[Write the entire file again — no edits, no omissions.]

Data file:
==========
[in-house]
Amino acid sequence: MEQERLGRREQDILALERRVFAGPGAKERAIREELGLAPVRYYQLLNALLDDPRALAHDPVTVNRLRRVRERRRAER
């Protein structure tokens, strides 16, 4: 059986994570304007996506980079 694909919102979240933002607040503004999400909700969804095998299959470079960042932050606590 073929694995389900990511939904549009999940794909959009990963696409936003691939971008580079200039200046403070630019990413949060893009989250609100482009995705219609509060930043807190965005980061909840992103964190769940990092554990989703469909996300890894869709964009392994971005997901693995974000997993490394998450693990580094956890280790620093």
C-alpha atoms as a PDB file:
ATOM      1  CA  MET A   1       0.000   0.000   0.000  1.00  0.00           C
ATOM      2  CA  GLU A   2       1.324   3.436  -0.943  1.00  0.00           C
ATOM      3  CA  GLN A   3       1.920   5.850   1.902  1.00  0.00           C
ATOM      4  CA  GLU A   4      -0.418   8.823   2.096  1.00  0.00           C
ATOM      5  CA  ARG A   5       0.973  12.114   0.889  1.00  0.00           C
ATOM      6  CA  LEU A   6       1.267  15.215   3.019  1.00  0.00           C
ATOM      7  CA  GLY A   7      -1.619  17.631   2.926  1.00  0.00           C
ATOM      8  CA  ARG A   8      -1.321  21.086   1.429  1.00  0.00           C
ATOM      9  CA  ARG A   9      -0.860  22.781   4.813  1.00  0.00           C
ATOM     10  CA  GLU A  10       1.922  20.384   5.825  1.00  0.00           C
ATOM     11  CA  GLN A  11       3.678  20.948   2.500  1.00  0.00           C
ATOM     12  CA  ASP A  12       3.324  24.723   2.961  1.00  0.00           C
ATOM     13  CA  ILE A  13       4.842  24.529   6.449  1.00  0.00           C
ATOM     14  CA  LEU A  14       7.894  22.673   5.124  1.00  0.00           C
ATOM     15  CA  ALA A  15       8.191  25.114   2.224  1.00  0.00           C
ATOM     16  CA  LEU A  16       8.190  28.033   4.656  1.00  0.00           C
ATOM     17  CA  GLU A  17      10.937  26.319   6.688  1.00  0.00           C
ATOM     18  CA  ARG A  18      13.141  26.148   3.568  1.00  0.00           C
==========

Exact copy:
[in-house]
Amino acid sequence: MEQERLGRREQDILALERRVFAGPGAKERAIREELGLAPVRYYQLLNALLDDPRALAHDPVTVNRLRRVRERRRAER
């Protein structure tokens, strides 16, 4: 059986994570304007996506980079 694909919102979240933002607040503004999400909700969804095998299959470079960042932050606590 073929694995389900990511939904549009999940794909959009990963696409936003691939971008580079200039200046403070630019990413949060893009989250609100482009995705219609509060930043807190965005980061909840992103964190769940990092554990989703469909996300890894869709964009392994971005997901693995974000997993490394998450693990580094956890280790620093």
C-alpha atoms as a PDB file:
ATOM      1  CA  MET A   1       0.000   0.000   0.000  1.00  0.00           C
ATOM      2  CA  GLU A   2       1.324   3.436  -0.943  1.00  0.00           C
ATOM      3  CA  GLN A   3       1.920   5.850   1.902  1.00  0.00           C
ATOM      4  CA  GLU A   4      -0.418   8.823   2.096  1.00  0.00           C
ATOM      5  CA  ARG A   5       0.973  12.114   0.889  1.00  0.00           C
ATOM      6  CA  LEU A   6       1.267  15.215   3.019  1.00  0.00           C
ATOM      7  CA  GLY A   7      -1.619  17.631   2.926  1.00  0.00           C
ATOM      8  CA  ARG A   8      -1.321  21.086   1.429  1.00  0.00           C
ATOM      9  CA  ARG A   9      -0.860  22.781   4.813  1.00  0.00           C
ATOM     10  CA  GLU A  10       1.922  20.384   5.825  1.00  0.00           C
ATOM     11  CA  GLN A  11       3.678  20.948   2.500  1.00  0.00           C
ATOM     12  CA  ASP A  12       3.324  24.723   2.961  1.00  0.00           C
ATOM     13  CA  ILE A  13       4.842  24.529   6.449  1.00  0.00           C
ATOM     14  CA  LEU A  14       7.894  22.673   5.124  1.00  0.00           C
ATOM     15  CA  ALA A  15       8.191  25.114   2.224  1.00  0.00           C
ATOM     16  CA  LEU A  16       8.190  28.033   4.656  1.00  0.00           C
ATOM     17  CA  GLU A  17      10.937  26.319   6.688  1.00  0.00           C
ATOM     18  CA  ARG A  18      13.141  26.148   3.568  1.00  0.00           C